|Thank you for sharing your story. I'm offering my review in conjunction with "I Write in 2018" [E].
What a beautiful message this story tells. I wish every little girl received regular roses on their doors so they would grow to be confident and spend their time and energy on things that really matter. My favorite moment happened here:
“Beautiful,” she laughed out loud though inside, her reflection made her want to cry.
Alice's mutterings about the rose being a joke didn't hit home until this moment, when her emotional response softened from anger and disgust to dismay at the reflection of her own appearance.
This story is a contest entry, and I have some constructive suggestions, if you're interested in one reader's opinions.
First, I checked the contest word limit (700 words) and see you're bumping up against the max, so if you end up adding anything to implement any of my suggestions, you'll have to also cut some words. With that in mind, I'll start with how you could cut word count.
1. Adverbs and adverb phrases.
Personally, I find the campaign against adverbs annoying. I LIKE adverbs. So I'm approaching this topic from a strictly practical standpoint: To save word count, where could you cut adverbs and adverb phrases such that your meaning or intent will not suffer? Here are some ideas:
- The note simply stated - since you give us the text of the note, we can see that it's simple.
- Alice mumbled under her breath - pretty much all mumbling occurs under one's breath.
- It was like a suddenly woke up. - while there is a difference between a sudden awakening and a gentle one, when one is speaking of literal waking from sleep, I don't think this metaphor loses meaning if you remove "suddenly."
Etc. I'm sure you could find similar opportunities.
2. Superfluous actions and descriptions.
- on the table beside the door along with her keys - I don't know why this phrase jumped out at me as unnecessary, but visually, I liked the image of dropping rose and keys and mail on the table... I just assumed it was close to the door? It's evident in the amount of action that takes place between opening the door and stepping inside.
- “Happy Valentine’s day,” she continued to mumble. “What a joke.” - I liked this statement because it led me astray. Temporarily, I thought the story was about a girl who hates Valentine's Day (because it's over-marketed, or she's single, or whatever reason), so that, later, "her reflection made her want to cry" hit me harder, when I realized this was really about a woman's lack of self-esteem. So kudos on the redirection, which was engaging. But "she continued to mumble" was unnecessary. She's in an apartment alone (presumably), so it doesn't really matter if she's mumbling or speaking at full voice. Even if it does matter, I assumed she was anyway, since the first thing she said aloud was mumbled. Besides, I found that phrase awkward anyway, even before I realized you had a word count limit. It pulled me out of the story for a split second.
- her now extremely hot frozen dinner - This is another phrase I found awkward even before considering word count. While I understood the meaning - "frozen dinner" implies a meal that came from the freezer, not necessarily one that's still frozen, the combination of words was still jarring. I was going to suggest rewording it, but if you want to cut word count, I argue that the whole phrase is unnecessary anyway, unless it's important to you that the meal was too hot, in which case, you could show that by having her use gloves to handle it, or blow it off as steam billowed off it. But any of that only serves to build out scene description, and in a short story with limited word count, you have to be economic with your description. You could have just said, "retrieved her dinner."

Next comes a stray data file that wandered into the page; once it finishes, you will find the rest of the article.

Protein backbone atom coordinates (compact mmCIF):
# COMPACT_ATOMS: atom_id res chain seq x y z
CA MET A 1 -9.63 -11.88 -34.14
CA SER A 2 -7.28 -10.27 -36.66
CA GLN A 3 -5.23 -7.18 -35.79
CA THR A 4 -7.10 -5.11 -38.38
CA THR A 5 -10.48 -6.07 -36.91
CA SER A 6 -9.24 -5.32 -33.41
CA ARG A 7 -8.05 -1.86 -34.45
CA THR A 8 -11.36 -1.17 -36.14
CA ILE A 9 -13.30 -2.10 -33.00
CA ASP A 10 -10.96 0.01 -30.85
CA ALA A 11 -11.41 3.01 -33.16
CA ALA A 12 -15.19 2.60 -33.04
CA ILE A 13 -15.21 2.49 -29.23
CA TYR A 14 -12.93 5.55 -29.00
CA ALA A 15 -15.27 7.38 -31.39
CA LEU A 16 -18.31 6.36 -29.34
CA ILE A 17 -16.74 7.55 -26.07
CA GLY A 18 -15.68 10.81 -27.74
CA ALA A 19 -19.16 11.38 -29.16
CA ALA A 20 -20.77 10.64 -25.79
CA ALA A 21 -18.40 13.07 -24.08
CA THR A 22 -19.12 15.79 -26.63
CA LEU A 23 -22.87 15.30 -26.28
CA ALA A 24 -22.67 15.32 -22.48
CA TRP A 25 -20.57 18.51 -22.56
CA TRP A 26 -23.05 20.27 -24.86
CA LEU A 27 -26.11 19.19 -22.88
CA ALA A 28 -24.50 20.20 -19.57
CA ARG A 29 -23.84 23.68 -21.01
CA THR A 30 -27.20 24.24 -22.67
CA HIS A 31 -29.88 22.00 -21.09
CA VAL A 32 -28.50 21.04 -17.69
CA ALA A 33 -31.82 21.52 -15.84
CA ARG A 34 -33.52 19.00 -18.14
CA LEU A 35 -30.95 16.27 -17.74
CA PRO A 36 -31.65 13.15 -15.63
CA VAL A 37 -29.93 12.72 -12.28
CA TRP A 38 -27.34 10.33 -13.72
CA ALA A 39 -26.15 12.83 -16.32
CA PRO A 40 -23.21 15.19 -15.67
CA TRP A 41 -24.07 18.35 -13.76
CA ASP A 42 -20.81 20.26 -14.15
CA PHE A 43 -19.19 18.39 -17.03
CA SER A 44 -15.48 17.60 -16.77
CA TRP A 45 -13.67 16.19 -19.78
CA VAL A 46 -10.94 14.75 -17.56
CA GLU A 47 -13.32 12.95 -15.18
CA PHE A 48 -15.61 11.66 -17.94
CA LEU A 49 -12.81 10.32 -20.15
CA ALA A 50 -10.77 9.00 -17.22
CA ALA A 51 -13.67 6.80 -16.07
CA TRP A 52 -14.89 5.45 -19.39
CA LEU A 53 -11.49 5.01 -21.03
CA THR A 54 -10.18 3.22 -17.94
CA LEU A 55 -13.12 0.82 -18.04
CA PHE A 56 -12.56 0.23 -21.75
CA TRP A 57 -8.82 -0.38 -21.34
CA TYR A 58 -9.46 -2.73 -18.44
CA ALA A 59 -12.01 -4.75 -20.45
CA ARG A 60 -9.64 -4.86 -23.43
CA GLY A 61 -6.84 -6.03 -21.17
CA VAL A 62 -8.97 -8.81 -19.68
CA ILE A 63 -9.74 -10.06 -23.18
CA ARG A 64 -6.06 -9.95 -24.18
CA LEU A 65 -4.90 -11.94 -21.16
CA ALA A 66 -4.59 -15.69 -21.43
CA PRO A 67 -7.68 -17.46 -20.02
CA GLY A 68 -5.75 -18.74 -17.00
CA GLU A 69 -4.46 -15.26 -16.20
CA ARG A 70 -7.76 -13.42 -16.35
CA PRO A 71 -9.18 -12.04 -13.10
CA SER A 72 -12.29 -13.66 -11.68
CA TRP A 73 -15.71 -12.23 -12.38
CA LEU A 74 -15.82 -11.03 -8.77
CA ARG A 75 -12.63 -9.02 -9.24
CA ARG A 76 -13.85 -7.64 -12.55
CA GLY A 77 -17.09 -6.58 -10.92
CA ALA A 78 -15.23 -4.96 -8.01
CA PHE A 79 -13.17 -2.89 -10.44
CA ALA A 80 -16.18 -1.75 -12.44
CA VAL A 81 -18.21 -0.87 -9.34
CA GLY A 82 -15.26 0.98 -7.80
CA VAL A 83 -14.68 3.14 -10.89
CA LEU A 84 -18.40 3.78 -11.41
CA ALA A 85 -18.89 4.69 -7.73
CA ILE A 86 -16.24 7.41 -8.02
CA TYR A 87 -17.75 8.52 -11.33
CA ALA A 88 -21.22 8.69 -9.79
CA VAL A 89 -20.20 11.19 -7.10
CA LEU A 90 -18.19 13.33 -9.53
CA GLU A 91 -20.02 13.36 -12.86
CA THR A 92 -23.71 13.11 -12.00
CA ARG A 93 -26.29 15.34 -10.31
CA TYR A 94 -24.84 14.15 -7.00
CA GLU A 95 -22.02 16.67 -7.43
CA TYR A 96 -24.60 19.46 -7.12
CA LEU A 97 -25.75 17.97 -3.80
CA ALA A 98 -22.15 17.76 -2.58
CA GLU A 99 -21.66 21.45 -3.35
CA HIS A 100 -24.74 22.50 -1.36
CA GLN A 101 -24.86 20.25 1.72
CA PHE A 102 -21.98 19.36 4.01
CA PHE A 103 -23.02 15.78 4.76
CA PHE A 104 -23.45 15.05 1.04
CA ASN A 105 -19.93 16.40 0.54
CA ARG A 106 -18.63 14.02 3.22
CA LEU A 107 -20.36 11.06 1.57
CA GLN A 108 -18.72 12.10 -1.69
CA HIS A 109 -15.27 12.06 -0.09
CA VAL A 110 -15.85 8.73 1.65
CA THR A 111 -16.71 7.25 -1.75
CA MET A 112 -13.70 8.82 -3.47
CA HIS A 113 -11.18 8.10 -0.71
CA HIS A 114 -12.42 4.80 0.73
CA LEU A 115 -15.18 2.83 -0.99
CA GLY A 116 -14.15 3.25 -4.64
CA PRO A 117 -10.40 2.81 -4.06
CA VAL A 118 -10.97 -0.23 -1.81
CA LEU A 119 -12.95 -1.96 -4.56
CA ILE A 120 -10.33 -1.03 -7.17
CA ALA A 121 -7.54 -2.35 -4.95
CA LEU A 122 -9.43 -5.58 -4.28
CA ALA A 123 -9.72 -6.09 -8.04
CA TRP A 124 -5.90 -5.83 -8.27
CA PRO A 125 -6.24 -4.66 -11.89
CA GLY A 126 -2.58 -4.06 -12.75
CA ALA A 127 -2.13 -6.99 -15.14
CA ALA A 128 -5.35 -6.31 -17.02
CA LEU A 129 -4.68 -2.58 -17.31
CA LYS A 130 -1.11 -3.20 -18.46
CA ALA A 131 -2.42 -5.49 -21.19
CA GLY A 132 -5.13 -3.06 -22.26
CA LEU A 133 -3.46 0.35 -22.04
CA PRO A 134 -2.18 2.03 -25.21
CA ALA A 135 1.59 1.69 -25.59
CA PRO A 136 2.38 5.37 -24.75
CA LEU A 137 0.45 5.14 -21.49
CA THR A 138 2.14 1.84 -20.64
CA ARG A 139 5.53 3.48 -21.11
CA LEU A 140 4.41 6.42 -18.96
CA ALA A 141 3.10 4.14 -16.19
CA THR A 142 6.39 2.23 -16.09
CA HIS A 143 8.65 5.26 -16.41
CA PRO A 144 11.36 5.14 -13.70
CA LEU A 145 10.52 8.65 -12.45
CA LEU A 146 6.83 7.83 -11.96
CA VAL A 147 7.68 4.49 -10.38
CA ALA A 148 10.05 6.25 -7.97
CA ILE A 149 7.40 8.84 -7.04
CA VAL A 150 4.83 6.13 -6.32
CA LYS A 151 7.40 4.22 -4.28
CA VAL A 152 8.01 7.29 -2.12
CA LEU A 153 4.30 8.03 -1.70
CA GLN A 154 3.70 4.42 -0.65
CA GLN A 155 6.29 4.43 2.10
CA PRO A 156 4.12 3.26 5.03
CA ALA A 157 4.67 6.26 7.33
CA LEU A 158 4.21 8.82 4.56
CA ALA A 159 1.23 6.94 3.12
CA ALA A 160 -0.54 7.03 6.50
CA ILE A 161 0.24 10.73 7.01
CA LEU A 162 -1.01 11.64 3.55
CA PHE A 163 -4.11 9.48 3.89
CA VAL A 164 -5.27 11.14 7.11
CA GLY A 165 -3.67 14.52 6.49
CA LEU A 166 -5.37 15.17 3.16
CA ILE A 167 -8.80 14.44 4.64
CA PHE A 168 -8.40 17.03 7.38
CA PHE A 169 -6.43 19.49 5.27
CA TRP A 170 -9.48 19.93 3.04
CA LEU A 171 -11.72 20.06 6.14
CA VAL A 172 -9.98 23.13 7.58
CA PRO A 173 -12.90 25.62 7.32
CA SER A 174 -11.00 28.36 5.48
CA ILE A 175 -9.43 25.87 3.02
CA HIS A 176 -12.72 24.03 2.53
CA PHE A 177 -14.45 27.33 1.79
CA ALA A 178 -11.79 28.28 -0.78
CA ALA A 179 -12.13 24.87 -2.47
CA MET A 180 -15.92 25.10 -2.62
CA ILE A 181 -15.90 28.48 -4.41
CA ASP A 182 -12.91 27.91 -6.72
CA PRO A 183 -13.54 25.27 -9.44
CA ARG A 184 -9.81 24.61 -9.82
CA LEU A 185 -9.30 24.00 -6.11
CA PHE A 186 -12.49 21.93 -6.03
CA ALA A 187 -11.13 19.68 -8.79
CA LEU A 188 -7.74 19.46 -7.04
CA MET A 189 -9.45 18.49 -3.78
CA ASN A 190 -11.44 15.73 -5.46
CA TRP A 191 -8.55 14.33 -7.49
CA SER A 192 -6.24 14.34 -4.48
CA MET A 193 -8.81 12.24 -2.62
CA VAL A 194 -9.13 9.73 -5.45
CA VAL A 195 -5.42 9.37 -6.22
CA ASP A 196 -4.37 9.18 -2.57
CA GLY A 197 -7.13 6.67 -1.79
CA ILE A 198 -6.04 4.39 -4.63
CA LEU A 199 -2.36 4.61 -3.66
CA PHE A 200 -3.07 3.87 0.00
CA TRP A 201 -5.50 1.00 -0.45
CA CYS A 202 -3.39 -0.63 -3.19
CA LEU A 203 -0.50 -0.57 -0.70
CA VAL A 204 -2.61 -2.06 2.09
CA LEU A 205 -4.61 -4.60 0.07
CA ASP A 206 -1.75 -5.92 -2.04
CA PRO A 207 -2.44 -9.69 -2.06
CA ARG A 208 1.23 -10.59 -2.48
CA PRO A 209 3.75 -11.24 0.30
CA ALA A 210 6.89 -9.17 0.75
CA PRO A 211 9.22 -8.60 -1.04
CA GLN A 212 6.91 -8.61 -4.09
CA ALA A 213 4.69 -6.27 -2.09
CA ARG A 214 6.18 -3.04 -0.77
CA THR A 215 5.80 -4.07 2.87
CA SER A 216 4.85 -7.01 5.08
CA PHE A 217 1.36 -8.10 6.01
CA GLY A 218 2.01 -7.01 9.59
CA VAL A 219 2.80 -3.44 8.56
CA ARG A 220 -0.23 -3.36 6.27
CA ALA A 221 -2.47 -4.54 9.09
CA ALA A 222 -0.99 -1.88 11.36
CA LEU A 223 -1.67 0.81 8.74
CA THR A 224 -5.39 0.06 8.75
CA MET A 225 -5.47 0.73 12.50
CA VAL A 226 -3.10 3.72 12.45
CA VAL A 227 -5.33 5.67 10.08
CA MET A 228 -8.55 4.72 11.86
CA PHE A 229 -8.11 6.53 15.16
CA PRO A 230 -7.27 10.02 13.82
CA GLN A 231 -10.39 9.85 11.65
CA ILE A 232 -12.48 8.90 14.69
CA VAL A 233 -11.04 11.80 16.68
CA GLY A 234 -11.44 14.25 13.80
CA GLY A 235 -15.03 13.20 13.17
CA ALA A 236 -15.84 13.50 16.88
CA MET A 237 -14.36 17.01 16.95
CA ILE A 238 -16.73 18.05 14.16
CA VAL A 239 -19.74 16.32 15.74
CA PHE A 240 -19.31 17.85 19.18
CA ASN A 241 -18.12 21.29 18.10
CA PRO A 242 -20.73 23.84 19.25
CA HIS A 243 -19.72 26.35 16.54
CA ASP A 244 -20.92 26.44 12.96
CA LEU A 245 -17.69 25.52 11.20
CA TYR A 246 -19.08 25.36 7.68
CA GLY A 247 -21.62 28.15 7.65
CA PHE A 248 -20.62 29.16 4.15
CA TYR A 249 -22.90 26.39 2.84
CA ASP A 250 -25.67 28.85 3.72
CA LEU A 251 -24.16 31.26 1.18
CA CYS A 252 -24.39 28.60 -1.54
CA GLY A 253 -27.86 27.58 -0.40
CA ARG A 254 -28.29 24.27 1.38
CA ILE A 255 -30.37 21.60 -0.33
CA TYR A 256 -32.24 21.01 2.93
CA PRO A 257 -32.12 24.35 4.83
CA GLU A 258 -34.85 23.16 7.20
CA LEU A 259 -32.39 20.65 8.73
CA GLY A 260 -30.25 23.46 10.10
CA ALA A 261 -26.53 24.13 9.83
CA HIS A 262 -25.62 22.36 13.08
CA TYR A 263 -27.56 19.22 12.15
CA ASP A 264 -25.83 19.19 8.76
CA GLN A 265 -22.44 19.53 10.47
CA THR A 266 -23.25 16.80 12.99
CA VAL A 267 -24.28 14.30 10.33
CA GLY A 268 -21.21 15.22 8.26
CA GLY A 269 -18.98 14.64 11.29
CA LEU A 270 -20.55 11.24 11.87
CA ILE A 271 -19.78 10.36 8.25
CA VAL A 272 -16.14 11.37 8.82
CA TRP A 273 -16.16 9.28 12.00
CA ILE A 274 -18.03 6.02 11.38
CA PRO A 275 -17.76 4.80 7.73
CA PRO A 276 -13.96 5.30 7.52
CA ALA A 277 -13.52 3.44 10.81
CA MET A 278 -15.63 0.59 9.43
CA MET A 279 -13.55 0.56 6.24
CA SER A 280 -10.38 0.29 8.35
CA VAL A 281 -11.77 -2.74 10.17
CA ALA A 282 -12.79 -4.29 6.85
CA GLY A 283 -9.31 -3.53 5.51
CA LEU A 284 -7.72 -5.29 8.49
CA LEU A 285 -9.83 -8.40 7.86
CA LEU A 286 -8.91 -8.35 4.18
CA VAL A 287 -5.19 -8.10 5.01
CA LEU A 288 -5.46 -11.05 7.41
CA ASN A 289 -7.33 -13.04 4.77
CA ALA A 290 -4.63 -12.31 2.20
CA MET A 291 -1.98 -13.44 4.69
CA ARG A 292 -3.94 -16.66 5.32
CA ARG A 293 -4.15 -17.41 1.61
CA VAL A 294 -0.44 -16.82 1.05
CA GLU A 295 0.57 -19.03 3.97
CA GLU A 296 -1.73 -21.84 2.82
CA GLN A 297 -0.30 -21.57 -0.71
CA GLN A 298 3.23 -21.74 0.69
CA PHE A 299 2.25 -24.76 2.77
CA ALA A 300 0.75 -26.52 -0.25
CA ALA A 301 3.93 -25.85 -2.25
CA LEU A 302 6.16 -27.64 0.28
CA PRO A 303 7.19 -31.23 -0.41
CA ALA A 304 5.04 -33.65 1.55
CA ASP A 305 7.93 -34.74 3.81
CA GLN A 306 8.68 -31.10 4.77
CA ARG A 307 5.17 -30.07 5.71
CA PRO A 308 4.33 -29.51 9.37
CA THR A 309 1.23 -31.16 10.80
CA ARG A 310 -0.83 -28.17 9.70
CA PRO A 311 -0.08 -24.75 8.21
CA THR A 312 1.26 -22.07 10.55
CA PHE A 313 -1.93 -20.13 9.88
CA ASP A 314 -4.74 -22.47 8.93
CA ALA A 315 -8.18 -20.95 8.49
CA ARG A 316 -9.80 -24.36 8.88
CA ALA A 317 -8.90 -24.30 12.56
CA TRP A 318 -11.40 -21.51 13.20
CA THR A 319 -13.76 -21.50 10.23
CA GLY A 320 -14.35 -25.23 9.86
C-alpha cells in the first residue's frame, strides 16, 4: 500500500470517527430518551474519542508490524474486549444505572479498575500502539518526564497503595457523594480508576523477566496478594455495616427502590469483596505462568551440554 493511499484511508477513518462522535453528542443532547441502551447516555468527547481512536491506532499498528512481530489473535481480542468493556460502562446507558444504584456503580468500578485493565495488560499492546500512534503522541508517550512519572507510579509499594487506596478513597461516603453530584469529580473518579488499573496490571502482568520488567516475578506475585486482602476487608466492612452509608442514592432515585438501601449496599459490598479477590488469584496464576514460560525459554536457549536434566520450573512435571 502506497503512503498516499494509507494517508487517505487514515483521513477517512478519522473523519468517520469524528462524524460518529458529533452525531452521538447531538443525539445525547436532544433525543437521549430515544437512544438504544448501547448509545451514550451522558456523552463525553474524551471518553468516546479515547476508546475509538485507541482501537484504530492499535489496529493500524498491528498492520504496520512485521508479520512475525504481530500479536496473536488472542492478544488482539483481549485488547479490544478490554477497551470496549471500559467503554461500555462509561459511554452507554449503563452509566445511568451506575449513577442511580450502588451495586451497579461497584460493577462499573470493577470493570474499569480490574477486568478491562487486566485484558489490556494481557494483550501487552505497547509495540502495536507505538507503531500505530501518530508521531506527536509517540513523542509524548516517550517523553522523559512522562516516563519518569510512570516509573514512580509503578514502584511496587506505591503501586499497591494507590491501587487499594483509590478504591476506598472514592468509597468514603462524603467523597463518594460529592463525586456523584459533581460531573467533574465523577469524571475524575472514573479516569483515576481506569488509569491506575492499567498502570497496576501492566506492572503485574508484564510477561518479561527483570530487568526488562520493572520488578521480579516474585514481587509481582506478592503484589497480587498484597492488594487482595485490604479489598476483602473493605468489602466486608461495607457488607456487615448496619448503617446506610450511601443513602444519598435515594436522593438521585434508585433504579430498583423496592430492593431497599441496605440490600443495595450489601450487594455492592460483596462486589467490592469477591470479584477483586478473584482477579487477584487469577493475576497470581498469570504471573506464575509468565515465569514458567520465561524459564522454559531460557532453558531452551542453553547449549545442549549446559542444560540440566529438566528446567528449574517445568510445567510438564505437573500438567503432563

Again, I'm sure you could find additional opportunities if you need to cut more words. Those small phrases can really add up.
Now on to the things that don't necessarily cut word count, starting with editorial comments (spelling, grammar, usage.)
Overall, your language skills are spot on. You had a couple errors that, judging from the general quality of the piece, were probably cut/paste errors or written when you were tired (been there! lol.) Also, I peeked at your bio and see you teach ESL, so I'm not sure if you follow American or British rules for commas, quotations, and the like. My comments are based on American rules, so disregard if they don't apply.
- Before she retreated to her little nook. - This is a sentence fragment.
- They put pressure on me but not nearly as much as I pressured myself. - Needs a comma.
- "...some of you are thinking, ‘this woman is pathetic’ but I have realized..." Capitalize and add a comma: "...thinking, 'This woman is pathetic,' but..."
- walked over to Carla and asked, “who was the rose from?” - Capitalize "Who..."
These two sentences felt forced, like you were trying to find a way to break up the dialog:
She watched as the gears began to turn in the minds of the young ladies surrounding her.
She could tell that some of them were actually starting to get it so she continued.
They felt like "telling" - how did she know what was going on in their minds? Were they watching her intently? Nodding? Waiting for her next words? Shifting uncomfortably in their seats? Is there a way you could use action instead of your protagonist's narrated interpretation?
And then a general comment about the flow and pacing of the piece, which is why I started with how to cut words: I feel like it was paced perfectly until the end, and then I was left a bit befuddled. To whom is Carla speaking? Is she teaching a class? And the mysterious identity of the man left me hanging. I would have preferred to either (1) know who he was, or (2) be told that it didn't matter, because what mattered was what Carla learned from the experience.
Thanks for sharing your work! Good luck in the contest.